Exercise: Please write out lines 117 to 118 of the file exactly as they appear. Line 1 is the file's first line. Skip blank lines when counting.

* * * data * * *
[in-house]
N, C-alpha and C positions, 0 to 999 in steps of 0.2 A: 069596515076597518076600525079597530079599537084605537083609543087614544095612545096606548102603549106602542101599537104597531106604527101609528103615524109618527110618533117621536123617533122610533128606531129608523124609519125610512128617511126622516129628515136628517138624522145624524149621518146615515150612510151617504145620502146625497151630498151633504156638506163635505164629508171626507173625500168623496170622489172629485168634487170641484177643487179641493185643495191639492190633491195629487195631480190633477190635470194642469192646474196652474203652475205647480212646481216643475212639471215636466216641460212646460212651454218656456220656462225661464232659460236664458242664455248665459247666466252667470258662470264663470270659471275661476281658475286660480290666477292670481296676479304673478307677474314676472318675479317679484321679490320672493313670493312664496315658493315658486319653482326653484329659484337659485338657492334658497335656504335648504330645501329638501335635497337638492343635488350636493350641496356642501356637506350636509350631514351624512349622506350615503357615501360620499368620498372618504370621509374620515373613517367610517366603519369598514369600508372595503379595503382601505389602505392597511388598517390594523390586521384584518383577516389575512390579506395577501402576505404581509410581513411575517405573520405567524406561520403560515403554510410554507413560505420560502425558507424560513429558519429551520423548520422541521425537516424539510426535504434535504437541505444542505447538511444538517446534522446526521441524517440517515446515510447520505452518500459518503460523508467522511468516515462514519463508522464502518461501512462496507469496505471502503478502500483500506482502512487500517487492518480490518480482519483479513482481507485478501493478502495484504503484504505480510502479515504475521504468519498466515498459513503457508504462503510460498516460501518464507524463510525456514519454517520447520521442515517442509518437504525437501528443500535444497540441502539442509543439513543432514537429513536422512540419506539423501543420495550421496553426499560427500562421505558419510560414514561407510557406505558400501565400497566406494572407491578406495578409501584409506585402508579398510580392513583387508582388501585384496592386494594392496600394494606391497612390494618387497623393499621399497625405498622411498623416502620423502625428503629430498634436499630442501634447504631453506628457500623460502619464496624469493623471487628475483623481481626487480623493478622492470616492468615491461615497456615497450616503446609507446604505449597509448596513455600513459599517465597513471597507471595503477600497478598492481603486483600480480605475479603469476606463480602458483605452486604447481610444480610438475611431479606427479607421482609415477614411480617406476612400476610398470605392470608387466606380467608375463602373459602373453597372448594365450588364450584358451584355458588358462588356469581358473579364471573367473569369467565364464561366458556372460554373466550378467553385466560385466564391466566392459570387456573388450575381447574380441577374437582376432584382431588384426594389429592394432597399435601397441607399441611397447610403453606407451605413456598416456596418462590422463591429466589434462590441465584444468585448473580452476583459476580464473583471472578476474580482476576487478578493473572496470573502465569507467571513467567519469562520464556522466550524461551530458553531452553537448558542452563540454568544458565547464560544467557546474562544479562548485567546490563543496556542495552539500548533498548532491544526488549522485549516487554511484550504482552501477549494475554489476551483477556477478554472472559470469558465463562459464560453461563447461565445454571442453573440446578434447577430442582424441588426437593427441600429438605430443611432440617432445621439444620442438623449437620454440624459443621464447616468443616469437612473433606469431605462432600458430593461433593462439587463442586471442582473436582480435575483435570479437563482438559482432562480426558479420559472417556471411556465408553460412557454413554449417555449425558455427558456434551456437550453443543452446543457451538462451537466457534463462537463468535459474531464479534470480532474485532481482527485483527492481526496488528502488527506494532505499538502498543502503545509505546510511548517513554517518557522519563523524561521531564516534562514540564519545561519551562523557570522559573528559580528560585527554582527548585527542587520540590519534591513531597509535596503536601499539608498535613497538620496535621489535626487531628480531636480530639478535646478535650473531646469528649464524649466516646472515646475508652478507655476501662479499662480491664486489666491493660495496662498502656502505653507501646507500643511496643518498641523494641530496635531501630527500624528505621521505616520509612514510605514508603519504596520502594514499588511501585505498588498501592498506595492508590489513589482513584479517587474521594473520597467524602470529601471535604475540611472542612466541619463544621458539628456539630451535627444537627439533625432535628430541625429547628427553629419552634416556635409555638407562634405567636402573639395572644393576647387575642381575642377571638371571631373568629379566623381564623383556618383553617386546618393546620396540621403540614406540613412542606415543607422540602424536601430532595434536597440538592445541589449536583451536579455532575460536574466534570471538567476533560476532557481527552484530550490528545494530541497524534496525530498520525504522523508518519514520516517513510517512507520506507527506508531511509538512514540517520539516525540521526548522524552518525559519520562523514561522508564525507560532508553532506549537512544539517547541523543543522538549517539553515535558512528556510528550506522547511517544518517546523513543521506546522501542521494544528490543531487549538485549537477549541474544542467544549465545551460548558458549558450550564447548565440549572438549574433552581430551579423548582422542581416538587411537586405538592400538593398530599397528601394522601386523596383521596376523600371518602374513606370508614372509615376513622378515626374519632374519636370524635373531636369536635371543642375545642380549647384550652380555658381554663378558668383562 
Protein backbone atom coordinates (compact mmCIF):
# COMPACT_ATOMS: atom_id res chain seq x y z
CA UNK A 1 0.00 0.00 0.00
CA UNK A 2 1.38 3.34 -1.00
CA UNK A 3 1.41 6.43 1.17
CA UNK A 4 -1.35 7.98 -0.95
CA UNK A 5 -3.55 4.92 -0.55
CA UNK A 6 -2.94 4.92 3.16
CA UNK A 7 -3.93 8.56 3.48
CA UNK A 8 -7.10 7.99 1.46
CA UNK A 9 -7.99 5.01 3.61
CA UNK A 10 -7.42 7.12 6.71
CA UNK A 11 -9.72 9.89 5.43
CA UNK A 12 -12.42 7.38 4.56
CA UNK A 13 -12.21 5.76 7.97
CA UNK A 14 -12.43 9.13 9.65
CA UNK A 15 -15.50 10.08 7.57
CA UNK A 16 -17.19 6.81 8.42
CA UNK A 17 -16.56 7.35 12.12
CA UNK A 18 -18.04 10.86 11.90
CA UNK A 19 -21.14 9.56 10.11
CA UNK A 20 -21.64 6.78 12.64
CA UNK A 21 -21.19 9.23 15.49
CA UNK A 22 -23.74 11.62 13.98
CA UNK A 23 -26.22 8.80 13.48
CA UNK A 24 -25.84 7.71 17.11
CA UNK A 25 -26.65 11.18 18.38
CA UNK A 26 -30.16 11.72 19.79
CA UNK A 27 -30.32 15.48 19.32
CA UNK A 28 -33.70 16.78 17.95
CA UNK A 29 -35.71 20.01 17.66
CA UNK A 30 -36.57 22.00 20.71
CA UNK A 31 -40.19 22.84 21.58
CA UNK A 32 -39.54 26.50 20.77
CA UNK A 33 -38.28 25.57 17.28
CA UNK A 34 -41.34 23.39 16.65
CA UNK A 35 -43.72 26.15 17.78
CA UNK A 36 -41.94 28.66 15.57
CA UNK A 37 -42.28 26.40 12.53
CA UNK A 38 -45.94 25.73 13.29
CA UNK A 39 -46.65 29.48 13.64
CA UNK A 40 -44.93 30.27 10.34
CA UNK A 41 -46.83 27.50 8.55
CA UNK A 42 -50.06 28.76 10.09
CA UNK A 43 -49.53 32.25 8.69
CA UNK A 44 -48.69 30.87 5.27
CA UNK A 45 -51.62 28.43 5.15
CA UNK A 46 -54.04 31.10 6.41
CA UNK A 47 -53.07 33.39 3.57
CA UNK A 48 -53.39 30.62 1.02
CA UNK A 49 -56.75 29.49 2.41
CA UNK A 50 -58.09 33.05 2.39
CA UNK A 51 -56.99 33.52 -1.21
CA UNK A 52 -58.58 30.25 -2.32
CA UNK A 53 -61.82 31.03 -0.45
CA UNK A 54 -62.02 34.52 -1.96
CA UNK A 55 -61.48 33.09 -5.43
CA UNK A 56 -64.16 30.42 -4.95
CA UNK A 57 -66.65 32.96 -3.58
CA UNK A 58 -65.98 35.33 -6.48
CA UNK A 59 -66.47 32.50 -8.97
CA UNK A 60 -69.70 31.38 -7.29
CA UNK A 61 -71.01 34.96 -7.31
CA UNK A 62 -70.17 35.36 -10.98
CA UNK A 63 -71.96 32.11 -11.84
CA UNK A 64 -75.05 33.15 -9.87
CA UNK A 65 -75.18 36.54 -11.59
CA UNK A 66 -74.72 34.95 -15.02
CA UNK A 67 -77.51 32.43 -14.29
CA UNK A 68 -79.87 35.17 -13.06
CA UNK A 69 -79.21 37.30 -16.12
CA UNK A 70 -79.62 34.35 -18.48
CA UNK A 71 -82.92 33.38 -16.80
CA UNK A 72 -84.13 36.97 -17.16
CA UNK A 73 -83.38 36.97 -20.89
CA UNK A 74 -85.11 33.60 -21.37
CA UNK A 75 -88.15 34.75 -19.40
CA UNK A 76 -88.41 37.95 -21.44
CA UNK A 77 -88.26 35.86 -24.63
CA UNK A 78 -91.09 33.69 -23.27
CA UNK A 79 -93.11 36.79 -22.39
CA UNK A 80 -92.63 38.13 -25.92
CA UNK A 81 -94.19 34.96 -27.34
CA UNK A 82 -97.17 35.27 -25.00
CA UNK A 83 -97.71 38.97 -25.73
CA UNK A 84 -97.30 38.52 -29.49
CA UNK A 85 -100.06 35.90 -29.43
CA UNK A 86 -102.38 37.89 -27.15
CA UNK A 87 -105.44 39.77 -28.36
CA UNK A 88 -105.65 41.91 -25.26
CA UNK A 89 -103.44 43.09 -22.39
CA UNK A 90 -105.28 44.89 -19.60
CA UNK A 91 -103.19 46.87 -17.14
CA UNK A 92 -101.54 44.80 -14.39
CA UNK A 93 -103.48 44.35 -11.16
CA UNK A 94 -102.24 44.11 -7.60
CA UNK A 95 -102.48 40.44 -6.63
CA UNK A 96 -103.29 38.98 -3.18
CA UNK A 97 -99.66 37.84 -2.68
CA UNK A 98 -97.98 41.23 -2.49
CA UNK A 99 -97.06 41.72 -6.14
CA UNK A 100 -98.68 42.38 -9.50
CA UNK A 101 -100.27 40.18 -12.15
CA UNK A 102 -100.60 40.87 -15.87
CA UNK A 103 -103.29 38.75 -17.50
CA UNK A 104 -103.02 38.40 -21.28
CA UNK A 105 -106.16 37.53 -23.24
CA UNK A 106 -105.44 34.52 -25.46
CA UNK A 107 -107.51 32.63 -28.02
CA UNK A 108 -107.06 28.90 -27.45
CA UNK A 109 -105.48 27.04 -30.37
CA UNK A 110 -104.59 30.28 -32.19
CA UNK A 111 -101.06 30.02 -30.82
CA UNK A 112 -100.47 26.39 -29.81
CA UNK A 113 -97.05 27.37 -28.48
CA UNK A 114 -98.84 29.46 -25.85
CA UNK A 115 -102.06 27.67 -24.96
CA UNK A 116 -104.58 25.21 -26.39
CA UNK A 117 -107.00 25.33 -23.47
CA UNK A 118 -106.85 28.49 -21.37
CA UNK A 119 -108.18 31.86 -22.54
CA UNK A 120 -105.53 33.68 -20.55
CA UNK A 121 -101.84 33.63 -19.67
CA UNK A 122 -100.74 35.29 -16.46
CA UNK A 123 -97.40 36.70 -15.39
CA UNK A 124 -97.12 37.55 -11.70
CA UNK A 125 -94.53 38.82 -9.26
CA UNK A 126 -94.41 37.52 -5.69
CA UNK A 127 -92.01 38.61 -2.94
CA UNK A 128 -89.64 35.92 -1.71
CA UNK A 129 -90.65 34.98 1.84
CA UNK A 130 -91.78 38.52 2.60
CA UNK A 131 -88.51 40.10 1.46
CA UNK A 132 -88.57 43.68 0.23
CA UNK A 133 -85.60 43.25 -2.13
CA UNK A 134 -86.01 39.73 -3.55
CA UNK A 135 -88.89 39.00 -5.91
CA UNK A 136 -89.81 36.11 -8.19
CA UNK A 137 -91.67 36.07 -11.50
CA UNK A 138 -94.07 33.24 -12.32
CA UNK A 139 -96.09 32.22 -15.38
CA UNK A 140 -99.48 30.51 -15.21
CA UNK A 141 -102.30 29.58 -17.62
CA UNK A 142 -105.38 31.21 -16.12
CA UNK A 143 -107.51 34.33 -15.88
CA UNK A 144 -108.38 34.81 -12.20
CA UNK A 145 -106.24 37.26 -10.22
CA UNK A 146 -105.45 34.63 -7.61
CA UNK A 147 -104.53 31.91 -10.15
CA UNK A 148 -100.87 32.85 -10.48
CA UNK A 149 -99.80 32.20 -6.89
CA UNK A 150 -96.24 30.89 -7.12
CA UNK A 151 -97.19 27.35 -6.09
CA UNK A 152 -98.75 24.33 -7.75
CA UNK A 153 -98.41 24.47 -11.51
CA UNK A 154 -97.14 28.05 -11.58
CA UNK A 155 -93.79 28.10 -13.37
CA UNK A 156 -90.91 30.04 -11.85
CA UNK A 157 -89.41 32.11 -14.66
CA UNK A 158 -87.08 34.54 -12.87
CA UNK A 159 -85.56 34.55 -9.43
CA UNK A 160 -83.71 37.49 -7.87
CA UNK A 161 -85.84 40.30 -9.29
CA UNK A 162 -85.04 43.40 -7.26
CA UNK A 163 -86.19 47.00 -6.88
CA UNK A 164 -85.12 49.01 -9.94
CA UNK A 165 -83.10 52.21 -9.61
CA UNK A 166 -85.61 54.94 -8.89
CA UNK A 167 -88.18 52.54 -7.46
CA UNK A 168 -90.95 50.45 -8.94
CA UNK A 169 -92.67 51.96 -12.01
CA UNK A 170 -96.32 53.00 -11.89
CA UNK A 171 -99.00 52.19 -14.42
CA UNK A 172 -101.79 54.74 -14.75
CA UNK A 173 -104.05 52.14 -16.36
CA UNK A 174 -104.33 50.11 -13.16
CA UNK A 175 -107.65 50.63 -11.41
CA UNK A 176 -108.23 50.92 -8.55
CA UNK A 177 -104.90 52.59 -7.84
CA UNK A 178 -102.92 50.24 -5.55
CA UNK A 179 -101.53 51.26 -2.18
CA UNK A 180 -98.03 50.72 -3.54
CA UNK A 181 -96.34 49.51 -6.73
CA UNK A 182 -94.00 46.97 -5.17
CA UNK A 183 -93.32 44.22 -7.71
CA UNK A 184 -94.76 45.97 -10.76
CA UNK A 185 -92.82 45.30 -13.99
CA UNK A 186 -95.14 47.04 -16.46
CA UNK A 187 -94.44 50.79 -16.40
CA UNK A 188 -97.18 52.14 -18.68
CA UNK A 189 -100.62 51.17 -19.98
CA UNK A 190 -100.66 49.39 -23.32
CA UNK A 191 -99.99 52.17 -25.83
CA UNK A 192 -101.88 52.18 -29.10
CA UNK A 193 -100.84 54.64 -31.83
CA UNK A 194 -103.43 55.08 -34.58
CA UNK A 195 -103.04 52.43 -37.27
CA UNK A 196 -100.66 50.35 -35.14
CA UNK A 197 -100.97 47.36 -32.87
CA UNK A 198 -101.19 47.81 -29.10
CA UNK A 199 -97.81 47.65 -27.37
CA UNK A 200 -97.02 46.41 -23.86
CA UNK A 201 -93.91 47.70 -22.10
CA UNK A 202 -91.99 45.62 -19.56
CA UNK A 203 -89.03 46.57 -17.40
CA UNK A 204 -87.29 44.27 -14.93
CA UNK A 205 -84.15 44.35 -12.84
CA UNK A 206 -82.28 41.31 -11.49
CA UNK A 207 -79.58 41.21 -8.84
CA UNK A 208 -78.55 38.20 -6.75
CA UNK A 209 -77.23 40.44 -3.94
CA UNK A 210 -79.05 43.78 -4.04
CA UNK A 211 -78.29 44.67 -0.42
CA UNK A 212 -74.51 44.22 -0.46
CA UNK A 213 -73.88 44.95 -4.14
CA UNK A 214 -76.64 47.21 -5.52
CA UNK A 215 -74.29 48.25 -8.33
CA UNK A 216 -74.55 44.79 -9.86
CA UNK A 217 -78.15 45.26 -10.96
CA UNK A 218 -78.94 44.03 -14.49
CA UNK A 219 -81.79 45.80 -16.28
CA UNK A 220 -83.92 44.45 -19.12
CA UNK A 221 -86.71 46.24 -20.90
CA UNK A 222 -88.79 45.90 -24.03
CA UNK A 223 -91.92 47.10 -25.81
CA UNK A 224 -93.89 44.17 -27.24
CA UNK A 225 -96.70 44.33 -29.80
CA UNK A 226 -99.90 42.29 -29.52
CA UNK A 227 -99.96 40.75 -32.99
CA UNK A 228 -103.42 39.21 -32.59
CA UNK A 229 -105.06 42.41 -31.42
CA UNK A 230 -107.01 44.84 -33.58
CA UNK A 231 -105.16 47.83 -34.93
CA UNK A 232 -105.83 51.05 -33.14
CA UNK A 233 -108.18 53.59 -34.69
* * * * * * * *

CA UNK A 113 -97.05 27.37 -28.48
CA UNK A 114 -98.84 29.46 -25.85